Go to the second row and merge the three centremost cells. This is where you'll add text such as "Select a value in the list below and use the buttons provided to move your selection." Leave a row blank. Go to the second cell in the fourth row, and merge it with the cell below it. This merged cell will contain the listbox. Create a listbox field called "SortSelection", single value, and make it two inches wide by three inches high (5cm by 7.5 cm), fixed, and set the font to Default Sans Serif 9pt. Select "Use formula for choices", and enter StrippedValues as the formula. Select "Refresh fields on keyword change" and "Refresh choices on document refresh".

Leave a row blank (yes, again) then in the second cell of the seventh row, type "Add New Value : ". In the cell below that, create an editable text field, OS style, two inches wide by 0.250 inches high, fixed, and set the font to Default Sans Serif 9pt. Call the field NewValue.

Now all we need is a bunch of buttons to play with. Go to the fourth column of the fifth row. Create six buttons (Create —> Hotspot —> Button), and put a carriage return between each button so they appear one above the other. Make them all fixed width, 2 inches (5cm) wide. The first three should have their font set to dark grey. Label them "Move Up", "Move Down", "Remove", "Move Up", Move Down", and "Remove".

I know — two inches looks pretty darned wide, but trust me, there is a reason for that. Now (and here's a really, truly kewl trick), go to the <HTML> tab of the button properties, and enter a name value for each (I use greyedMoveUp, greyedMoveDown, greyedRemove, activeMoveUp, activeMoveDown, and activeRemove). What we just did, class, was prepare the dialog for internationalization.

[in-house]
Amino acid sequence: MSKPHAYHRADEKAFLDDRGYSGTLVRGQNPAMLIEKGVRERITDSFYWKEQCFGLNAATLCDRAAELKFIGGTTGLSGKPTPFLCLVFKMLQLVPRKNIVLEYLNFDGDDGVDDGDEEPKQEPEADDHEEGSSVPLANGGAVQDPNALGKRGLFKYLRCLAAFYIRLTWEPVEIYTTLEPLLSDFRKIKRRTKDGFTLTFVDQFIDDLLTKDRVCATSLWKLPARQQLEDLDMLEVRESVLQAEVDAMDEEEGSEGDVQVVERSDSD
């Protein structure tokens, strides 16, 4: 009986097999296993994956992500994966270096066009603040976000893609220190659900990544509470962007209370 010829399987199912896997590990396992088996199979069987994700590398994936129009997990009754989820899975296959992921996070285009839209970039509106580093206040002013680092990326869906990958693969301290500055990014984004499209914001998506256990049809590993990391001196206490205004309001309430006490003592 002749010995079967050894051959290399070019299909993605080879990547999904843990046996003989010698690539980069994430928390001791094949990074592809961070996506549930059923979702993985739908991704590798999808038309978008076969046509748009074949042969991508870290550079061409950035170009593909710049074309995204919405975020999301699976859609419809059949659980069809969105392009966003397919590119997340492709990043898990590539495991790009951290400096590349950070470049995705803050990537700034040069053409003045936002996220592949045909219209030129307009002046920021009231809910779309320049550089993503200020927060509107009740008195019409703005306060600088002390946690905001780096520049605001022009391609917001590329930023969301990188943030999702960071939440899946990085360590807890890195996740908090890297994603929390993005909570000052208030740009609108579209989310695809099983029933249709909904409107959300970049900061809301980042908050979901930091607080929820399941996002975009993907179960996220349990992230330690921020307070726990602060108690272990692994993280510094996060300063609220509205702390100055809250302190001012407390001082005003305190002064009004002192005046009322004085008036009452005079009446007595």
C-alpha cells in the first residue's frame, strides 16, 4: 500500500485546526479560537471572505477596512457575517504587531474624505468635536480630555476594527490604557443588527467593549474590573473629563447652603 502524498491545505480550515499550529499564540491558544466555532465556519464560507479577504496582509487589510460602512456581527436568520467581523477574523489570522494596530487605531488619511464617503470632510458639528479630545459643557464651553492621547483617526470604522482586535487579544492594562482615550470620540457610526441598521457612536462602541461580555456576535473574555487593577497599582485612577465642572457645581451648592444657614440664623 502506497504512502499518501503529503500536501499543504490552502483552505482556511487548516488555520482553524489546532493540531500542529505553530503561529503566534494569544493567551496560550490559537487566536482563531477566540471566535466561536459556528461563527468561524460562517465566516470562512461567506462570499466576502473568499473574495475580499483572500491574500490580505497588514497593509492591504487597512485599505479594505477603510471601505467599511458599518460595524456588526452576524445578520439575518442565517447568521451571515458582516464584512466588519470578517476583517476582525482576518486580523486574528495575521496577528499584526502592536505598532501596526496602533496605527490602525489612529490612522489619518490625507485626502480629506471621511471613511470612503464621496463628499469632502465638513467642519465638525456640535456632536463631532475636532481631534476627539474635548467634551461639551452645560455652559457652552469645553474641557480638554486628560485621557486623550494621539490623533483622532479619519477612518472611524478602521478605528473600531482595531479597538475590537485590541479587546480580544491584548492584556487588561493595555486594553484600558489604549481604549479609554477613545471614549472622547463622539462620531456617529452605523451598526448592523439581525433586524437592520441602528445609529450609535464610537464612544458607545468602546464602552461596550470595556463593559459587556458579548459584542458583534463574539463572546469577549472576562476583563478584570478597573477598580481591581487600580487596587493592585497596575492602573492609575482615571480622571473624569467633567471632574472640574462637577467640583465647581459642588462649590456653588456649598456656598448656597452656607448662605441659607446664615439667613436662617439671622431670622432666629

<PopularCultureReference>
<Voice value="Isaac Hayes"/>
<Context value="South Park"/>
<Character value="Chef"/>
Children, you don't have to hand-code a thousand buttons with hide-whens or create a bajillion dialog forms just because LotusScript won't let you change the labels. Use JavaScript on your sweet lady dialog, and make love to her all night long. I have a song that might help...
</PopularCultureReference>

Hey, I guess this is about sex after all! One of the few really useful things about the Notes client JavaScript object model is that buttons are accessible via document.forms[0].elements['ButtonName'], and that the .value of each is the button label text. You can change the value at run-time from the form's onload event (or anywhere else that makes sense). The English labels may fit neatly inside a 1.1-inch wide button set, but you'll need some room for French, Spanish or German.

<Rant>That little discovery was made entirely by accident, previewing a form meant for the web in the Notes client. It's not documented anywhere except in a couple of postings I made on the developerWorks fora (Notes.Net), but dammit, it should be. In big, bold, red letters on the default opening page of Designer Help. I wonder how much time and effort has been wasted by developers creating multilingual applications because stuff like this isn't documented. It's not just dev time, you also create a maintenance nightmare when you have several parallel forms/pages that have to stay in sync, or even several buttons that should be identical except for the label on the same form/page.</Rant>

The Notes client won't let you create mutable JavaScript (that is, you can't change the code by injecting a formula like you can on the web), so you'll need to add one or more hidden fields to carry either a language value or the actual label values themselves. Similarly, the help text can be computed to whatever language the user requires (in Formula Language, of course).

Select the greyed buttons and set the hide-when to !(SortSelection = ""). Select the lower three (the ones with black text) and set their hide-when to SortSelection = "". This way, the user will not see what appear to be active buttons until they make a selection in the list. The top three buttons don't need a formula of any kind, cuz they don't do anything. The bottom three are the real ones. Ideally, you'd like to hide "Move Up" when the first value is selected and so forth, but gimme a break! I've done enough figgerin' for you already.